Energy Efficiency vs. Energy Productivity
Energy efficiency (doing more tasks with less energy, as defined by Berkeley physicist Richard Muller) is “cheaper than cheap.” It doesn’t cost much. A McKinsey & Company report finds that savings made from energy conservation and efficiency would be enough to pay for projects such as expanding wind from energy production and installing solar panels.
In general, discussions about energy efficiency often fixate on its ability to lower energy consumption, reduce expenditures, and curtail greenhouse gas emissions. It is worth exploring if this mantra would work in developing Pakistan.
Like any emerging economy, Pakistan focuses on growth and poverty alleviation, and the additional goods and services needed to produce these gains. More business activities, infrastructure, housing, education, and health services require more energy consumption. Paradoxically, the very idea of energy efficiency remains unappreciated, in part, by a perception that it is a tool designed to reduce rather than expand consumption and production. Since the focus in Pakistan remains on growth, which the nation views as central to its future good, energy efficiency is dismissed as shorthand for cutting down on growth.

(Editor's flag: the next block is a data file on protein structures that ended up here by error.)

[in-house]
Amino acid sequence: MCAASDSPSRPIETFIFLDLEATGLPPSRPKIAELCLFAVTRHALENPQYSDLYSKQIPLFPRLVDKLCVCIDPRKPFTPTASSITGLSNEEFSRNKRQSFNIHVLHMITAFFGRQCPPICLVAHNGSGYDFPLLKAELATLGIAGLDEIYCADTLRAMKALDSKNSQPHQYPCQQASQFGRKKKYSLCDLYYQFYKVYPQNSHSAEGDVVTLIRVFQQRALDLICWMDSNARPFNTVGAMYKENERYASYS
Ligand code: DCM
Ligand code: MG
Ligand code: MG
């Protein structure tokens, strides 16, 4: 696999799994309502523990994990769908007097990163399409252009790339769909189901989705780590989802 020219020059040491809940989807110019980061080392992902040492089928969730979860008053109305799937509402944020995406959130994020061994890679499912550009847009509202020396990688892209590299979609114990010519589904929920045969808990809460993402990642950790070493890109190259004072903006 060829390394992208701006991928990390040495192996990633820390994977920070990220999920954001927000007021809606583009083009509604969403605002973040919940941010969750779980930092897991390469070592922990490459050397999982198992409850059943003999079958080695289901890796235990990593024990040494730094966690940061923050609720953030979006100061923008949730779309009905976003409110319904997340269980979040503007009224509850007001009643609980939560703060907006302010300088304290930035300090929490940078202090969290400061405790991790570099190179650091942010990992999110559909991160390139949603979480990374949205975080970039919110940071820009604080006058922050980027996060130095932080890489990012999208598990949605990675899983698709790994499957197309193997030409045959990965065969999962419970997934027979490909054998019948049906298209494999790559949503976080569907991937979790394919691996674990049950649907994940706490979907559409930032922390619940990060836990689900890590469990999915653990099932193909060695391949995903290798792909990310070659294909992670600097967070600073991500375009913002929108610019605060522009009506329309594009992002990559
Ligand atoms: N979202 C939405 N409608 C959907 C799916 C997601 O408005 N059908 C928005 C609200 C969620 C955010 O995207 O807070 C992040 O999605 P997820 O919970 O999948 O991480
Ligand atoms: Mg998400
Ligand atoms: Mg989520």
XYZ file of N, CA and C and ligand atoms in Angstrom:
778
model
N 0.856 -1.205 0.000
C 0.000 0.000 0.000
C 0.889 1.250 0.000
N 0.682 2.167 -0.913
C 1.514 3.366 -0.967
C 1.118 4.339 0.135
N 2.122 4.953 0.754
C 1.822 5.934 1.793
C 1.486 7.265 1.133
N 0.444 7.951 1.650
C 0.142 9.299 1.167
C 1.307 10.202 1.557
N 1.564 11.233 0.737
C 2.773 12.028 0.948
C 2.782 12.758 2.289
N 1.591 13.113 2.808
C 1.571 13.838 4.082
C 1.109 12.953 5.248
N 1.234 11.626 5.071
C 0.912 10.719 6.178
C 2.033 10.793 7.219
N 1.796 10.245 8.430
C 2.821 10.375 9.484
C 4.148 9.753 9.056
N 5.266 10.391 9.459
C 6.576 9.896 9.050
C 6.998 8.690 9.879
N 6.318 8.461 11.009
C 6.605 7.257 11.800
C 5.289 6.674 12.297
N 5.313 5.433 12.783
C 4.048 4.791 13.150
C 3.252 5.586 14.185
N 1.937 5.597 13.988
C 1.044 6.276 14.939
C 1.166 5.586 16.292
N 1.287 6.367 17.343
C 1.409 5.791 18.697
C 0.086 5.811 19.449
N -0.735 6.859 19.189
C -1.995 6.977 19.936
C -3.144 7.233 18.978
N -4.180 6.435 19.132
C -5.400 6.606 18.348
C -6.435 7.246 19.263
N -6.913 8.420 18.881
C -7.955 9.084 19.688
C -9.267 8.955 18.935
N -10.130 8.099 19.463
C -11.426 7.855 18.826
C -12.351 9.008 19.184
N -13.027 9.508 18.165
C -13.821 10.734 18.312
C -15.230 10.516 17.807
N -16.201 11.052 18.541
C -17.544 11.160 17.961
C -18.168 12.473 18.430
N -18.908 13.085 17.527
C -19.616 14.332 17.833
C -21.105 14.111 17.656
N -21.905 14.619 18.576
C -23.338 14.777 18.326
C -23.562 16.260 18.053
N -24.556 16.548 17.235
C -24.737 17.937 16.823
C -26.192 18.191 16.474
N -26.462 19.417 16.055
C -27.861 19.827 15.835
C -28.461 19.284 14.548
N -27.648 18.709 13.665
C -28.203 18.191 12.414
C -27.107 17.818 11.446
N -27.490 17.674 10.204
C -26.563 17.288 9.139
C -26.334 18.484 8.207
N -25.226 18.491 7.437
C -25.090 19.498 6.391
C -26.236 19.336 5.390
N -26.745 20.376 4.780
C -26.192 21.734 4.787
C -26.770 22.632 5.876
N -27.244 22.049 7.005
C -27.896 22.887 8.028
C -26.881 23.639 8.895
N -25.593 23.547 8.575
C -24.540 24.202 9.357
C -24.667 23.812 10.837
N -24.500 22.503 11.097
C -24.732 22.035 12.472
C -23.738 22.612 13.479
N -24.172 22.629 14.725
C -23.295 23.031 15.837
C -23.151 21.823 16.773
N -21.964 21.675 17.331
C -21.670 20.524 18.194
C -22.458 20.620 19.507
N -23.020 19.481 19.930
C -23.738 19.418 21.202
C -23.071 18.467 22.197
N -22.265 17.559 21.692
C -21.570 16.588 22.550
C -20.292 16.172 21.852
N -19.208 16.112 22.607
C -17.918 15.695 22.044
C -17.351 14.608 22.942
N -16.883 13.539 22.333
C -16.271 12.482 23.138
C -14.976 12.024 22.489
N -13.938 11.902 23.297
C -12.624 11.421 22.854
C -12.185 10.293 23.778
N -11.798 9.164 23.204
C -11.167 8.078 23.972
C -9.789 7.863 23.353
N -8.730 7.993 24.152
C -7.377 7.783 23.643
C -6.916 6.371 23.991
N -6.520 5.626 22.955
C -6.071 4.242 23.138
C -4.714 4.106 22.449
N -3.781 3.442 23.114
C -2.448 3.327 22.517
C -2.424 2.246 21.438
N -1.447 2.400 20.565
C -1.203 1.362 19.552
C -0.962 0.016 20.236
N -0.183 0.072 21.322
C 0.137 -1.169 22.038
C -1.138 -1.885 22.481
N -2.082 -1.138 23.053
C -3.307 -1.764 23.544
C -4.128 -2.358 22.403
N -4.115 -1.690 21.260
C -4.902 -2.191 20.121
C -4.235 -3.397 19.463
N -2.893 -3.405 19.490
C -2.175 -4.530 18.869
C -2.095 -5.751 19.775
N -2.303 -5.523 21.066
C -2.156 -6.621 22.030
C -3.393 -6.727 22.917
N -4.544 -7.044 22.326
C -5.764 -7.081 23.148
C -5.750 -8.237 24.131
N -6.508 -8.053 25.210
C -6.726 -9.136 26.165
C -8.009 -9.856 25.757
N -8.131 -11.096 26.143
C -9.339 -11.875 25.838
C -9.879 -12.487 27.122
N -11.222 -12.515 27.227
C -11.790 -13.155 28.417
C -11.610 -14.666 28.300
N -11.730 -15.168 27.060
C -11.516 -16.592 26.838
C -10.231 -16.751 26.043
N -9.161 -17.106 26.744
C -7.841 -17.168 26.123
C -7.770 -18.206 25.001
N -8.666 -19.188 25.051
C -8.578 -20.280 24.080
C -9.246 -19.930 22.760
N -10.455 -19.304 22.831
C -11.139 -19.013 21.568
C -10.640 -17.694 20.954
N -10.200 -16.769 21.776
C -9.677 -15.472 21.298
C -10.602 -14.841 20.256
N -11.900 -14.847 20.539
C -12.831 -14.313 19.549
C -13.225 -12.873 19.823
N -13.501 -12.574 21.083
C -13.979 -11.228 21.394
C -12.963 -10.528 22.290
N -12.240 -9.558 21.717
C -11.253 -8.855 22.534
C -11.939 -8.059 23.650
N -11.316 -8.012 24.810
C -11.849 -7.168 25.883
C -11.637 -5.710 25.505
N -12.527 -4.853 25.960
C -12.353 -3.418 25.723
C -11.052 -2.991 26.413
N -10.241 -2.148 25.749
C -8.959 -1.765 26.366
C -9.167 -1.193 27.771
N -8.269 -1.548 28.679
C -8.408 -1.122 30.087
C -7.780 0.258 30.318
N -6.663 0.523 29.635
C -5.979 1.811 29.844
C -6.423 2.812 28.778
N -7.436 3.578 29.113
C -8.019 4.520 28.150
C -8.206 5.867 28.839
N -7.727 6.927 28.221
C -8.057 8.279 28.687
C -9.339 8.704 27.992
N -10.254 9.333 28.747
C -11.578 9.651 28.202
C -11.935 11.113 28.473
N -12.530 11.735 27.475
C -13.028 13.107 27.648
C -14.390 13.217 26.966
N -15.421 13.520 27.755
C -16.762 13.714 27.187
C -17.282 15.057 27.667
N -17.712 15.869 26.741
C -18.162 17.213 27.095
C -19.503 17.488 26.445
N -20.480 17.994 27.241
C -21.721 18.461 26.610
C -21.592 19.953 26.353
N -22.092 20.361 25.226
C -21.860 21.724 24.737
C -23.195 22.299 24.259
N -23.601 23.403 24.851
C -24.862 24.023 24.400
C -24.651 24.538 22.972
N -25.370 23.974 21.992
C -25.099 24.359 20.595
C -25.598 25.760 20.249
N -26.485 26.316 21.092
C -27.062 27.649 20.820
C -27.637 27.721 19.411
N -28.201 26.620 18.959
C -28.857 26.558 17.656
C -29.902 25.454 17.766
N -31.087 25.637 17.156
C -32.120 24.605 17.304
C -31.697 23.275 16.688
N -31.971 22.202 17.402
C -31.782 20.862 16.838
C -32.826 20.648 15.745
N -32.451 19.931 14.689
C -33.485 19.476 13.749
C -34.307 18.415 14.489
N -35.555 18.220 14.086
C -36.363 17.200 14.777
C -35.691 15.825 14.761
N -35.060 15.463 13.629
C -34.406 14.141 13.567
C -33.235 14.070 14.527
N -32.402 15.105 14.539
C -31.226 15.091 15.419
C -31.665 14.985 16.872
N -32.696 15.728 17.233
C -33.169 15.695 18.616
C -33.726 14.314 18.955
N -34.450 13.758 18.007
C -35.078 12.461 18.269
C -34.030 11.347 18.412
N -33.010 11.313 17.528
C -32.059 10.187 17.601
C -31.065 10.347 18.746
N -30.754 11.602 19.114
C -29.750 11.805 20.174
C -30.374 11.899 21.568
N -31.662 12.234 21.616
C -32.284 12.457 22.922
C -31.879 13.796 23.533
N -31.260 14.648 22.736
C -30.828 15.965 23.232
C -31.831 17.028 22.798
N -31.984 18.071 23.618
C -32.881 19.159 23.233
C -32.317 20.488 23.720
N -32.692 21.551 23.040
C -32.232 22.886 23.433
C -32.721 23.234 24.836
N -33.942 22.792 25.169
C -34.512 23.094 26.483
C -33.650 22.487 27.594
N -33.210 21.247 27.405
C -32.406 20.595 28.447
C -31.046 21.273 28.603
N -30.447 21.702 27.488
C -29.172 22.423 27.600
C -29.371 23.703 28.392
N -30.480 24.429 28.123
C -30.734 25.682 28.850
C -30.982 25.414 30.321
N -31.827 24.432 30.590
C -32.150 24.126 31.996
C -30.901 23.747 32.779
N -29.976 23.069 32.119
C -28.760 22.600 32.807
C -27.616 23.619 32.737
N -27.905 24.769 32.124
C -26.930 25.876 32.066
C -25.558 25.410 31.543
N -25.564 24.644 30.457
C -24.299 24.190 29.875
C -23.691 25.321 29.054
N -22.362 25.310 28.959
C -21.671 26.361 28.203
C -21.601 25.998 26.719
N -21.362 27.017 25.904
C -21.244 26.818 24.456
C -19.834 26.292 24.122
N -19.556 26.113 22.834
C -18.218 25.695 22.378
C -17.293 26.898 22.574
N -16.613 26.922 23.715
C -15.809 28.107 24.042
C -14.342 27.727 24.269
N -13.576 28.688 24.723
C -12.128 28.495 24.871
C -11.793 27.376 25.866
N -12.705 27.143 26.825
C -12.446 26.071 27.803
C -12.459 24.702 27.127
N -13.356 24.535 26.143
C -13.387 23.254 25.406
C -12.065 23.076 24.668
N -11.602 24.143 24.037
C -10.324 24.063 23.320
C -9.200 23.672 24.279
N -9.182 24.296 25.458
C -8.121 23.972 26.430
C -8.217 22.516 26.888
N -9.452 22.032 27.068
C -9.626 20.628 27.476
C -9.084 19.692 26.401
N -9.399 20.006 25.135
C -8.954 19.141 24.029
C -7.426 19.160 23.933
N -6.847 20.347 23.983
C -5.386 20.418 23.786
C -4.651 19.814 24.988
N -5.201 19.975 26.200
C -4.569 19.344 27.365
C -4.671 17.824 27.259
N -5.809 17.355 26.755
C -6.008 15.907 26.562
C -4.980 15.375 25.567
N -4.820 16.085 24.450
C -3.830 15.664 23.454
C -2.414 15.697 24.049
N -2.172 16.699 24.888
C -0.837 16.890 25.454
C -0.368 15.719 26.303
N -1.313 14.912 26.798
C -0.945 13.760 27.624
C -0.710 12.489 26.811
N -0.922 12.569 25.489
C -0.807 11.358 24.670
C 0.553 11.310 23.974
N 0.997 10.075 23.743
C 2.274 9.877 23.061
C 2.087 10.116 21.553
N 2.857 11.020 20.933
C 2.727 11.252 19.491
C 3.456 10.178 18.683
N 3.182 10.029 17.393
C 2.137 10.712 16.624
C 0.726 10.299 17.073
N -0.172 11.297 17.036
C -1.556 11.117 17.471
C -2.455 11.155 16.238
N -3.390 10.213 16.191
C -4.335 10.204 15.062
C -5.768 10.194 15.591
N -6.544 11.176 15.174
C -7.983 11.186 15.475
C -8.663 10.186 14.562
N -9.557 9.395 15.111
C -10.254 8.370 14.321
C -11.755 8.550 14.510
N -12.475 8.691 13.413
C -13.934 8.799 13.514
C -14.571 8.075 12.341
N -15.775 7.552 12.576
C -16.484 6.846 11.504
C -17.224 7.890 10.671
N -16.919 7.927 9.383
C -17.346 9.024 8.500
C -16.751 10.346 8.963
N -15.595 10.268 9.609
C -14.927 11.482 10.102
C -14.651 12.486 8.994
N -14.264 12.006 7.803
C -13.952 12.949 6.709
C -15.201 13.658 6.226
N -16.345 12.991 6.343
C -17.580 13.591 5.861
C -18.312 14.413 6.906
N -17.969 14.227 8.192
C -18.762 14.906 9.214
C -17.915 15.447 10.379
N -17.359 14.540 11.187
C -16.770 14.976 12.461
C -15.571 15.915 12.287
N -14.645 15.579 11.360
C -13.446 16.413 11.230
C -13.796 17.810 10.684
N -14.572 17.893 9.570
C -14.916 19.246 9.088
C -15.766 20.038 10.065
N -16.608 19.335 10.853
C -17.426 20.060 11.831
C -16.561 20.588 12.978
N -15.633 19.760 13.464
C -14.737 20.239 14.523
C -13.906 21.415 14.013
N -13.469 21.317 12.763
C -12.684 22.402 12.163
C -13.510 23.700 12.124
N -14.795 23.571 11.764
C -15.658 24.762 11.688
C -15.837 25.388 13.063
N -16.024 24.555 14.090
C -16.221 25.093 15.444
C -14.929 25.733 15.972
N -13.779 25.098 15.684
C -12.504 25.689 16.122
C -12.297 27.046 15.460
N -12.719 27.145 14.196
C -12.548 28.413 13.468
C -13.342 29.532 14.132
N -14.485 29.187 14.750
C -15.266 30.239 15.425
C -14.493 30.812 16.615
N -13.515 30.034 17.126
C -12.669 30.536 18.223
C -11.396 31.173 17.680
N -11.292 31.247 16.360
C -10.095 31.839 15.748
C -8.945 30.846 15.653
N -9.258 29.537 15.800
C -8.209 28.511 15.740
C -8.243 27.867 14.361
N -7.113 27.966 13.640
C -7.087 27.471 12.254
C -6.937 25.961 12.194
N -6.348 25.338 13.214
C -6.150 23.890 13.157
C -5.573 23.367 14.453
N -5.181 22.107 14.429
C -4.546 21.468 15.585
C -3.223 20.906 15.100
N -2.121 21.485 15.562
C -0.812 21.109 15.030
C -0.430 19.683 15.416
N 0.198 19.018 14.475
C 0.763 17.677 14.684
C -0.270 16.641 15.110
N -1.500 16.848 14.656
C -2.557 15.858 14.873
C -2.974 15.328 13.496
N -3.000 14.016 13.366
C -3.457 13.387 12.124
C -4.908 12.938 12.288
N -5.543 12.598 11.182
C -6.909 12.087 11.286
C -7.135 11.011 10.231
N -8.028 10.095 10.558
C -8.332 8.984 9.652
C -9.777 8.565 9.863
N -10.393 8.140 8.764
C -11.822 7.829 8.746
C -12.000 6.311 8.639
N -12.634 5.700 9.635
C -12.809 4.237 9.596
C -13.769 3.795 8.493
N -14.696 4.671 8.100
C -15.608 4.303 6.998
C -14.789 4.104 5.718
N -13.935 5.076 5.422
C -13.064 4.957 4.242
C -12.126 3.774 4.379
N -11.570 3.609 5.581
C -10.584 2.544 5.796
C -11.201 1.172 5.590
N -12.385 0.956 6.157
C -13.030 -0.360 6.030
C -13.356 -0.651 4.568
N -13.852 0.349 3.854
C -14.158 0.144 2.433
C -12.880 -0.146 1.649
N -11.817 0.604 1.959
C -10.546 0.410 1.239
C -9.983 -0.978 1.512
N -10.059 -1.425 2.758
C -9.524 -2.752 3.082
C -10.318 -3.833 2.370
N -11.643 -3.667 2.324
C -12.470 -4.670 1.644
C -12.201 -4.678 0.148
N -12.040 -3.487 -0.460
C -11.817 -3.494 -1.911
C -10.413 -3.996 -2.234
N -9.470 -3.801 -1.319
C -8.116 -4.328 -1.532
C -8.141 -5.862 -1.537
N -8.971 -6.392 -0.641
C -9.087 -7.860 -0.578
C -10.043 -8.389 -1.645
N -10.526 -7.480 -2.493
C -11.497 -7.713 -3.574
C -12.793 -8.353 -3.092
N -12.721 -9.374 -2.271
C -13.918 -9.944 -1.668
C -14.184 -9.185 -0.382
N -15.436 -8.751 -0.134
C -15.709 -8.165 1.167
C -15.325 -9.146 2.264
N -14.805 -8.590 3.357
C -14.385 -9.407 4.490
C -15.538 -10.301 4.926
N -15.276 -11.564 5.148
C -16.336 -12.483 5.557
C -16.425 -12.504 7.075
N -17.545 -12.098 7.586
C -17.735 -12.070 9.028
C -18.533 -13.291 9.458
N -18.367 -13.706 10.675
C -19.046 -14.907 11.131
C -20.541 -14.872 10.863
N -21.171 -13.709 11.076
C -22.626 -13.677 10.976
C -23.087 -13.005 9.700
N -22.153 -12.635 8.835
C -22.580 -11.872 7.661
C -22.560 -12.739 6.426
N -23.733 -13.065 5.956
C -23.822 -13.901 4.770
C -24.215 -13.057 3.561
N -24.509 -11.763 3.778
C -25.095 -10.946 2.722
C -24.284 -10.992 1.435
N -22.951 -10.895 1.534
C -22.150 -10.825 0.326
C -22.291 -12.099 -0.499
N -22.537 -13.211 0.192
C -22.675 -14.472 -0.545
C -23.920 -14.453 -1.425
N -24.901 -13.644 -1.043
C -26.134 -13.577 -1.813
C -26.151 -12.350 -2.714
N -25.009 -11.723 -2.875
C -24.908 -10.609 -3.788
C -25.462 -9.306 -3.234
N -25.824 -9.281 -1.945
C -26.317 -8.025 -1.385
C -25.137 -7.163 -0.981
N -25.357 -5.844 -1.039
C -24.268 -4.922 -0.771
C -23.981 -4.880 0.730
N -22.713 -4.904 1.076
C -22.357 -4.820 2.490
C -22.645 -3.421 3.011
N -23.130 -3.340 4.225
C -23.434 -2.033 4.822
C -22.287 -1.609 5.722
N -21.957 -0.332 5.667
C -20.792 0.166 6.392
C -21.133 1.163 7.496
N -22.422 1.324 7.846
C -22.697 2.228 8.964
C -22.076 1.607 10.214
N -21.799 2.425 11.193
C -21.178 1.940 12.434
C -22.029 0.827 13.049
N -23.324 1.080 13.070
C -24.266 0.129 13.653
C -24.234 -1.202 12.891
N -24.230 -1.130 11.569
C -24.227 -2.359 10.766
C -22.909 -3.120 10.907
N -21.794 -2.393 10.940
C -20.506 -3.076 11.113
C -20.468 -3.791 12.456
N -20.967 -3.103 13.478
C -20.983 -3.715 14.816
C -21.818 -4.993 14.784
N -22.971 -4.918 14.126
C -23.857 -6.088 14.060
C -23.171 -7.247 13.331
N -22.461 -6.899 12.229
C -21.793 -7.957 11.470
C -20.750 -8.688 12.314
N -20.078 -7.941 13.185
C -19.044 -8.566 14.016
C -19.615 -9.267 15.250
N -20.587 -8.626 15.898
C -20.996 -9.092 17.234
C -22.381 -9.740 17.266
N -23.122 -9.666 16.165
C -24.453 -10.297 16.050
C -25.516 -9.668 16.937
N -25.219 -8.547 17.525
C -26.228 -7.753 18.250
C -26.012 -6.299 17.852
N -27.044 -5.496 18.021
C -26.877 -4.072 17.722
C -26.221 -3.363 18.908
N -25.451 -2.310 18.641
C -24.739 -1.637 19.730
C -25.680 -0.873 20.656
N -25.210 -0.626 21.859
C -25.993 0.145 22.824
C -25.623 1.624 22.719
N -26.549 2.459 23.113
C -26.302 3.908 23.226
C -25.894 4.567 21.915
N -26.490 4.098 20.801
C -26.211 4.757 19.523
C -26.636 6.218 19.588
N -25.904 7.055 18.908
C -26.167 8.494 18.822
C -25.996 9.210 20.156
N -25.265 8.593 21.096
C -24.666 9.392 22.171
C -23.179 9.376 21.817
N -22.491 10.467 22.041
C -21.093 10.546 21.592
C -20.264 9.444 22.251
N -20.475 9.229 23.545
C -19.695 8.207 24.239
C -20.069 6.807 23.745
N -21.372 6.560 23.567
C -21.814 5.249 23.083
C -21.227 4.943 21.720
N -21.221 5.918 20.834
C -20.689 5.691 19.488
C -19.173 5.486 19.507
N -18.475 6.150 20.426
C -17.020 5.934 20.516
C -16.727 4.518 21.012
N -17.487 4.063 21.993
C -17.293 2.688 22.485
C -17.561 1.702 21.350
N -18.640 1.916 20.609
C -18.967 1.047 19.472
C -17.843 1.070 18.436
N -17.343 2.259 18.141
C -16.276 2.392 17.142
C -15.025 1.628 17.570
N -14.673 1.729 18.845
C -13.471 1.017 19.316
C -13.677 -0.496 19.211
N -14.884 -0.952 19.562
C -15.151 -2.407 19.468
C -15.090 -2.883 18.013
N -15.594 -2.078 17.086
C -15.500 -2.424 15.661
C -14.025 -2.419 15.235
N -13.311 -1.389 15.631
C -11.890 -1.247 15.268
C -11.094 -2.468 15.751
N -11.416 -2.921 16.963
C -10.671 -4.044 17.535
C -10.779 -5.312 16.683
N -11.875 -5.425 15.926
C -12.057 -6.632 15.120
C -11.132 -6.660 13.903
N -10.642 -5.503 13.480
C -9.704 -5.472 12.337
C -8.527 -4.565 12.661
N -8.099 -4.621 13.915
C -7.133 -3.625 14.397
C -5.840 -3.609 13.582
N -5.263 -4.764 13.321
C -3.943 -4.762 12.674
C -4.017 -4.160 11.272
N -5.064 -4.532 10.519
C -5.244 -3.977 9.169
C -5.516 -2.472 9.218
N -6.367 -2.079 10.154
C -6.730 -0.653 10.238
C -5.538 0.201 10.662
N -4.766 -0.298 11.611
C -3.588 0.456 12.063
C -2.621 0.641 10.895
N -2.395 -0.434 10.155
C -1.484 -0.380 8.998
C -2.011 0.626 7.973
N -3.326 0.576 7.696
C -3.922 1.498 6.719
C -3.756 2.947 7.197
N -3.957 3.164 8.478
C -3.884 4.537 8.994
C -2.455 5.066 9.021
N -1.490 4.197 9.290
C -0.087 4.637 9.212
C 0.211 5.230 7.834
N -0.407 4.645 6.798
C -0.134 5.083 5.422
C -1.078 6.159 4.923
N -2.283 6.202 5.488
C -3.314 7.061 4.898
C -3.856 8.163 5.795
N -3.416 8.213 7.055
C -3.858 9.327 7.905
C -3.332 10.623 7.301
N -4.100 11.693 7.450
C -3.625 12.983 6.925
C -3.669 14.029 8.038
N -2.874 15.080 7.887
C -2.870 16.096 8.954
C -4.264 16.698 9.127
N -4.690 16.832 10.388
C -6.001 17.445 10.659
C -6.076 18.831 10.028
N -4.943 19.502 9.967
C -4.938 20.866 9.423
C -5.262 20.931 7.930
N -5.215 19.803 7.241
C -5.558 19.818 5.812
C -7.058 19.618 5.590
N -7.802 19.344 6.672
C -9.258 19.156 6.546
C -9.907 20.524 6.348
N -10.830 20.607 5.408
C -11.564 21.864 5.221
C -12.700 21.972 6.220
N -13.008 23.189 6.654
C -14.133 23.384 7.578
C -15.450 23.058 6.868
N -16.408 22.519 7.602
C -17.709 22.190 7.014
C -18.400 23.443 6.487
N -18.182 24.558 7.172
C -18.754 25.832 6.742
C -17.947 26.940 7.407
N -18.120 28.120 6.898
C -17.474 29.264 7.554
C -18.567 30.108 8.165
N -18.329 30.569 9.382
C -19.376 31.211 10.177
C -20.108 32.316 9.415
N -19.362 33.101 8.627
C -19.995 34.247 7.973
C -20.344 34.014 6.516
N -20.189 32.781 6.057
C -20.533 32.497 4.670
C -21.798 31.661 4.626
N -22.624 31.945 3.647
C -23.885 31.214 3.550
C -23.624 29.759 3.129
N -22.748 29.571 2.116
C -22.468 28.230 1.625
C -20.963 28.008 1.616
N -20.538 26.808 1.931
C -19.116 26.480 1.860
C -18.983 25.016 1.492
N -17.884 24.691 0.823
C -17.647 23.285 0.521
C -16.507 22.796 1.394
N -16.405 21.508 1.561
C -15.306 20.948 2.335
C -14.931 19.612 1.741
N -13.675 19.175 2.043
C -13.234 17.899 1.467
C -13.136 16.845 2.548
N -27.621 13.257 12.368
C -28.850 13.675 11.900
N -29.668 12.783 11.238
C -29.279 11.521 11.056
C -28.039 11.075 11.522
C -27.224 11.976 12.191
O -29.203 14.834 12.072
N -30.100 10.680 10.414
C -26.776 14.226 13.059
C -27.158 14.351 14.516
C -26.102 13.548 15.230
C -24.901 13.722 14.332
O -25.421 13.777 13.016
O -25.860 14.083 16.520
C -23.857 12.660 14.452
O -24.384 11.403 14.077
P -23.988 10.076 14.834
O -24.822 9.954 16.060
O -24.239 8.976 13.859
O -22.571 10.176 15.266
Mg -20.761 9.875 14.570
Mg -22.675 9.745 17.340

In fact, presenting energy efficiency as “doing more with less,” as is the case in developed countries, tends to get lost in translation in countries such as Pakistan. Thus, a change in the energy efficiency paradigm is needed to better promote energy efficiency in a way that links such efforts to improved living standards and increased prosperity. A more inclusive alternative narrative such as energy productivity should be advocated — that is, producing more goods and services with the same energy (equivalently, “doing more with the same”). As opposed to the traditional energy efficiency paradigm focusing solely on fewer inputs (“more with less”), energy productivity focuses on generating more outputs with the same inputs.
Beyond the reframing of energy efficiency as a rhetorical concept, there is a need for developing a sound and thoughtful energy productivity policy framework. Such a policy framework would inculcate renewable energy as a significant aspect of energy productivity policy. In the process, it would ameliorate energy security, address environmental degradation, stimulate economic growth, and, last but not least, mitigate public worries.